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"Location-Location-Location" : the importance of space for intracellular cell biochemistry

Location-Location-Location :  the importance of space for intracellular cell biochemistry

Hughes BERRY
INRIA, BEAGLE Research Group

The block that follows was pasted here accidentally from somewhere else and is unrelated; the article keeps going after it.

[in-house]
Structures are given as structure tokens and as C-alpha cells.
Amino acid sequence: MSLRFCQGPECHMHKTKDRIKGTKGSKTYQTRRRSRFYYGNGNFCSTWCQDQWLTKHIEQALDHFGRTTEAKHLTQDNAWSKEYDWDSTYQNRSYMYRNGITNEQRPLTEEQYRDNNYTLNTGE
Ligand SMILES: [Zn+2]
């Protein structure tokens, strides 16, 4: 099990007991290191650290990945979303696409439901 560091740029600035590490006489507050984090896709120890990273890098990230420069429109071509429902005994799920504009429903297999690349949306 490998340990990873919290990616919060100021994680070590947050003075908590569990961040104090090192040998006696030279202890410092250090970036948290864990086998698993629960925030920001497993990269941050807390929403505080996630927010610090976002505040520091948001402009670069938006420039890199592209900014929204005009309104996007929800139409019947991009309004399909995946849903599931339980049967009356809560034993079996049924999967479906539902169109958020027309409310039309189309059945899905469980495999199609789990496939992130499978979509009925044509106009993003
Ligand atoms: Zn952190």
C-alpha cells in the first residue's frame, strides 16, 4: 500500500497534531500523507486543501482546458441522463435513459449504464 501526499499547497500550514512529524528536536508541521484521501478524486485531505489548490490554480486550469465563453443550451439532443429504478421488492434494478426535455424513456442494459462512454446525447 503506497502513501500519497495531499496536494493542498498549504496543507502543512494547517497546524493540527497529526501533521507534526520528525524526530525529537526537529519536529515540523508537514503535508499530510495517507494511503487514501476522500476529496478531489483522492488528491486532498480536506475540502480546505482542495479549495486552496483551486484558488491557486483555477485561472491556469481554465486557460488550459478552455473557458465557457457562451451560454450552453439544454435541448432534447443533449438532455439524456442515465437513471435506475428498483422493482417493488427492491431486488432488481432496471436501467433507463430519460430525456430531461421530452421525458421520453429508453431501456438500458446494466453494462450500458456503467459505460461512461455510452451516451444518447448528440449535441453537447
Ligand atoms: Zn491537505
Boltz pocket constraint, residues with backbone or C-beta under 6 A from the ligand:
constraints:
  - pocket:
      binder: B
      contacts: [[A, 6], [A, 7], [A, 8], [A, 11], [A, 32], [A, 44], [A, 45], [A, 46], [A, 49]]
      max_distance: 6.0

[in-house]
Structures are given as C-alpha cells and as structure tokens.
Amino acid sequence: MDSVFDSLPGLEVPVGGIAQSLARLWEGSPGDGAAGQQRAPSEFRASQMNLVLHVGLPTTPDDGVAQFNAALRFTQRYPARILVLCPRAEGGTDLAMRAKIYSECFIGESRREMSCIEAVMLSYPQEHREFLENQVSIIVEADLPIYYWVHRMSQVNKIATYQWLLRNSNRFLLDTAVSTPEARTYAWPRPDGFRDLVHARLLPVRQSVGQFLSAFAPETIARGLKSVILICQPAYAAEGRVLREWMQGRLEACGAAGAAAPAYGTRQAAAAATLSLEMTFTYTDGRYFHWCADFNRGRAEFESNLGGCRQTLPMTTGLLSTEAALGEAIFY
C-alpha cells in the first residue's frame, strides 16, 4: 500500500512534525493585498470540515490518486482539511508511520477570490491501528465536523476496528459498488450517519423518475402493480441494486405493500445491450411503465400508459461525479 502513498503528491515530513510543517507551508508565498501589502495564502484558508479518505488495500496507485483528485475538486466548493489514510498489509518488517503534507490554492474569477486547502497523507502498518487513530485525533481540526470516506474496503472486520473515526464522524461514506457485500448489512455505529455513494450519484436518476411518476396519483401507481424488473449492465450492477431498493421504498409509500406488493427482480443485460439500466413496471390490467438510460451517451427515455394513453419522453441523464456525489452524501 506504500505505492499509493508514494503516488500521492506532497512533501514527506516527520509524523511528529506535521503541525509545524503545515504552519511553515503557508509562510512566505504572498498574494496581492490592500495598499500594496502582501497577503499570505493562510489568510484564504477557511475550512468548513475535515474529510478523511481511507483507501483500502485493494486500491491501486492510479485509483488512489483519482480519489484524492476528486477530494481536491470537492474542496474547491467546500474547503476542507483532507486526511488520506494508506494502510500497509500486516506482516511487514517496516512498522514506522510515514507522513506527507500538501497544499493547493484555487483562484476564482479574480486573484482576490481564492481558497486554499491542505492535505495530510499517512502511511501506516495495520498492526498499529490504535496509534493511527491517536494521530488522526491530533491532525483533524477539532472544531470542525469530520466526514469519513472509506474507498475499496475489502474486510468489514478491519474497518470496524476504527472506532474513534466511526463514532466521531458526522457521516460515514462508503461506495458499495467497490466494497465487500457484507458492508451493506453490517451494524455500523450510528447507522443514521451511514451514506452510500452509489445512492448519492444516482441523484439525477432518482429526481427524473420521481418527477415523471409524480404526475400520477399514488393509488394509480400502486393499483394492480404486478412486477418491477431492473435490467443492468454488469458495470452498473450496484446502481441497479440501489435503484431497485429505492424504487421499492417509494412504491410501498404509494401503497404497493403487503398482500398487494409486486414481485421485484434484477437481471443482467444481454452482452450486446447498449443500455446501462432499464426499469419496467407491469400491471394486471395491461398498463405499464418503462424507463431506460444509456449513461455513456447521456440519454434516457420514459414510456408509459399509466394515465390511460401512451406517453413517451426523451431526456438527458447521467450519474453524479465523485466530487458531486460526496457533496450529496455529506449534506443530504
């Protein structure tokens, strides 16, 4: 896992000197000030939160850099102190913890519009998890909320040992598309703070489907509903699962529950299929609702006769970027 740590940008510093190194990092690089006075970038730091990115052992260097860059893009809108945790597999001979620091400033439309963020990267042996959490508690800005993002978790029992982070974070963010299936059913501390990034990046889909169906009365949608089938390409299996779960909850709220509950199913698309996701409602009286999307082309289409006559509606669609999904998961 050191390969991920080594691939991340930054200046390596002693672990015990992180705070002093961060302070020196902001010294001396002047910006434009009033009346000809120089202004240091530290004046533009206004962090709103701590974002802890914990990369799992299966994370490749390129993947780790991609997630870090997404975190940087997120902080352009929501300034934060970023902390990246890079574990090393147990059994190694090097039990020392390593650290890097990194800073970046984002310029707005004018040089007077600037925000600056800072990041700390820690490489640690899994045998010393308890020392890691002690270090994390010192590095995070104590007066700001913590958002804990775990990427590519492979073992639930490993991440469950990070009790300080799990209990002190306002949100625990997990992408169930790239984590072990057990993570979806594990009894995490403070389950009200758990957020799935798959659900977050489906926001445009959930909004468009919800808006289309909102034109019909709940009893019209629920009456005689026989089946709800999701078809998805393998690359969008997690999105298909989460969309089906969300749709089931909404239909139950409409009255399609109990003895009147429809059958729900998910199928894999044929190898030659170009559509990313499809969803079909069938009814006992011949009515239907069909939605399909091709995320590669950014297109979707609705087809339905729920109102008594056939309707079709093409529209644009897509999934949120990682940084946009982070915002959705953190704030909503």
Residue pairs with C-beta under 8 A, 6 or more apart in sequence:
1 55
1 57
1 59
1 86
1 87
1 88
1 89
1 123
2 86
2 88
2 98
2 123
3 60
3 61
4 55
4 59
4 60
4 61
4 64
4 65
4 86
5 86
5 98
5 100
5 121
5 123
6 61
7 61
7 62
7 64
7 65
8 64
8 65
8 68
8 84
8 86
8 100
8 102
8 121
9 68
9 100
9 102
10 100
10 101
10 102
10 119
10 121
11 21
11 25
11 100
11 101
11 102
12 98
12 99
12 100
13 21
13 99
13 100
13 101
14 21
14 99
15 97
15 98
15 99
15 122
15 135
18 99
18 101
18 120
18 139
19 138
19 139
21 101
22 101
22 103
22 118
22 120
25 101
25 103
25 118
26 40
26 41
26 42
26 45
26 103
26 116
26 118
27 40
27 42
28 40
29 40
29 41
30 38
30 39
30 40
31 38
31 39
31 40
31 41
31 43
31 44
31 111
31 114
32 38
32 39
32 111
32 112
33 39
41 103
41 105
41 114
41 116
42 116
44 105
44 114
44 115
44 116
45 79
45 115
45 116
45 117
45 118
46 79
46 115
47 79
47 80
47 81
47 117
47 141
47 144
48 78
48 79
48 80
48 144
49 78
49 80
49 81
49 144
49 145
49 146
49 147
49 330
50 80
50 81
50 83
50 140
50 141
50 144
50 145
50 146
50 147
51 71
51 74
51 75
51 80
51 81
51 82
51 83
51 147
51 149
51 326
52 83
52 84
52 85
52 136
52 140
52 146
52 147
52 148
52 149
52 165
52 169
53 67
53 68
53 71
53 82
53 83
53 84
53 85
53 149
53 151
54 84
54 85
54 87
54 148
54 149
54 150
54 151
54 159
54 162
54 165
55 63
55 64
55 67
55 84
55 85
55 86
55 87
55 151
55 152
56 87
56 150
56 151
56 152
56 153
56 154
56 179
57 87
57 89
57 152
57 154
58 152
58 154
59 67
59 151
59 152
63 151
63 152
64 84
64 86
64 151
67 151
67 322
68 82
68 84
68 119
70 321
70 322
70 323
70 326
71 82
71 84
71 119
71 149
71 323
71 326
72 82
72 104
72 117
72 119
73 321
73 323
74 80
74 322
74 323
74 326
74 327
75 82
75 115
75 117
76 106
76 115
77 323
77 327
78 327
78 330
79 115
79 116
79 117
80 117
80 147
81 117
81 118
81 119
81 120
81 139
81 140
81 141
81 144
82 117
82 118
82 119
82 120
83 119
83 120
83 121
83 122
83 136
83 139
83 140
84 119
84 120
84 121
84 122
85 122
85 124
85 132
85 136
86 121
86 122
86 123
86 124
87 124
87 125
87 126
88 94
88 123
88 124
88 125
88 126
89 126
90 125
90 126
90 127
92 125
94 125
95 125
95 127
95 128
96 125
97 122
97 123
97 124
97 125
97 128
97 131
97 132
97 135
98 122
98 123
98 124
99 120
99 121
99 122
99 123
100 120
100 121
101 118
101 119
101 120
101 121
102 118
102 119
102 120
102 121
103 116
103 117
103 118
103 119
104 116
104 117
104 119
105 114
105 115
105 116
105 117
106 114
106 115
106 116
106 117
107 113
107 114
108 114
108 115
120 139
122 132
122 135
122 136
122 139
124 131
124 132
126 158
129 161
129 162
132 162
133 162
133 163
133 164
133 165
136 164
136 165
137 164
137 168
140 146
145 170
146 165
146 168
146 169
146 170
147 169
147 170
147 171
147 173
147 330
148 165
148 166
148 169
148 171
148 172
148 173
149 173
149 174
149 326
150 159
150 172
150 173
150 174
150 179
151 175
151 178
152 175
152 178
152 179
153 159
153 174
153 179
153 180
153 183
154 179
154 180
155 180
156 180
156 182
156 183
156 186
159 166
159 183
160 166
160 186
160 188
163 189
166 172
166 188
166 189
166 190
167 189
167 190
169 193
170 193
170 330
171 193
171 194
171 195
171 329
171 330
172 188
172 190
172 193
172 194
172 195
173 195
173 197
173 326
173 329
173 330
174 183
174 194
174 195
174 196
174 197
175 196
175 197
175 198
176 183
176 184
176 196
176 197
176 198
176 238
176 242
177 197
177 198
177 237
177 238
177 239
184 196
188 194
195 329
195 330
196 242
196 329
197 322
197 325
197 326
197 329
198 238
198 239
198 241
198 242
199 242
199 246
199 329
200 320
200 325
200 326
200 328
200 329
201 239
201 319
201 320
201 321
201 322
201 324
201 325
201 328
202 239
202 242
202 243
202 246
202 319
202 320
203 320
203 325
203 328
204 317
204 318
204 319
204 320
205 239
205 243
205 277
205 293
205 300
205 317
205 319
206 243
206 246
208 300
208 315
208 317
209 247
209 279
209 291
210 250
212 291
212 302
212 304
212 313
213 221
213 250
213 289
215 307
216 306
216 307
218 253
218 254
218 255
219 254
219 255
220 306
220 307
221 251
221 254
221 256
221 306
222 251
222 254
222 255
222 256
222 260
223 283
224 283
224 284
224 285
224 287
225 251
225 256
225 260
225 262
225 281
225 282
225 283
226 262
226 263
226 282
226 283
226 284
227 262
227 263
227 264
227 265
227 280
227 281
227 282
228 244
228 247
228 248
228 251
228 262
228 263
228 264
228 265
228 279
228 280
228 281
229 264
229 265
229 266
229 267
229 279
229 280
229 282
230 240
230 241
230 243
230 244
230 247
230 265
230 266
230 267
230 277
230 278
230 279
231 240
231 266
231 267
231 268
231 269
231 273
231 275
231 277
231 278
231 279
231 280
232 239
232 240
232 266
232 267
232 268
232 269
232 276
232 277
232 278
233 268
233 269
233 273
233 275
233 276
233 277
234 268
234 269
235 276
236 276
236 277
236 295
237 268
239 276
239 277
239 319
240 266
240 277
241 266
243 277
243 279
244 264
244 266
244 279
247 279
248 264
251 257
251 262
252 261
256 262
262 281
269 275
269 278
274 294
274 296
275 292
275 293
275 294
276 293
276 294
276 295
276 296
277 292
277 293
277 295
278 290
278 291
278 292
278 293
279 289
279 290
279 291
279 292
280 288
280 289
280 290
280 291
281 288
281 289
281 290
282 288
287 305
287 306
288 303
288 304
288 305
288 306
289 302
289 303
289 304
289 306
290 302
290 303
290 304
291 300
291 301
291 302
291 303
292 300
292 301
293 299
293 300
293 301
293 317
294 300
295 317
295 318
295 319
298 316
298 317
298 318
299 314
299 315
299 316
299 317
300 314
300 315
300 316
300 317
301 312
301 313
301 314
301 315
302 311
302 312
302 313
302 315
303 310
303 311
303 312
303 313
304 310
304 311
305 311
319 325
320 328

Because the molecules in cells interact only when they meet, the way by which they actually move may have deep impact on the inner life of the cell. More often than not, we neglect this issue by considering that cell biochemical and signaling pathways are static objects with no real spatial extent. Experimental as well as most modeling approaches thus rely on mean-field equations (“mass-action laws”) which assume that intracellular spaces are diluted, perfectly stirred and spatially homogeneous. However, single-cell (and sometimes single tracker) experiments consistently report that diffusion in most intracellular compartments (membranes, cytoplasm, nucleus) is anomalous (i.e. not Brownian) because of macromolecular crowding and spatially inhomogeneous (i.e. motion properties depend on the location). In this talk, I will present investigations of the effects of spatial properties on some elementary biochemical/signaling modules including ligand-receptor binding, enzyme kinetics, elementary transcription networks and protein aggregation.

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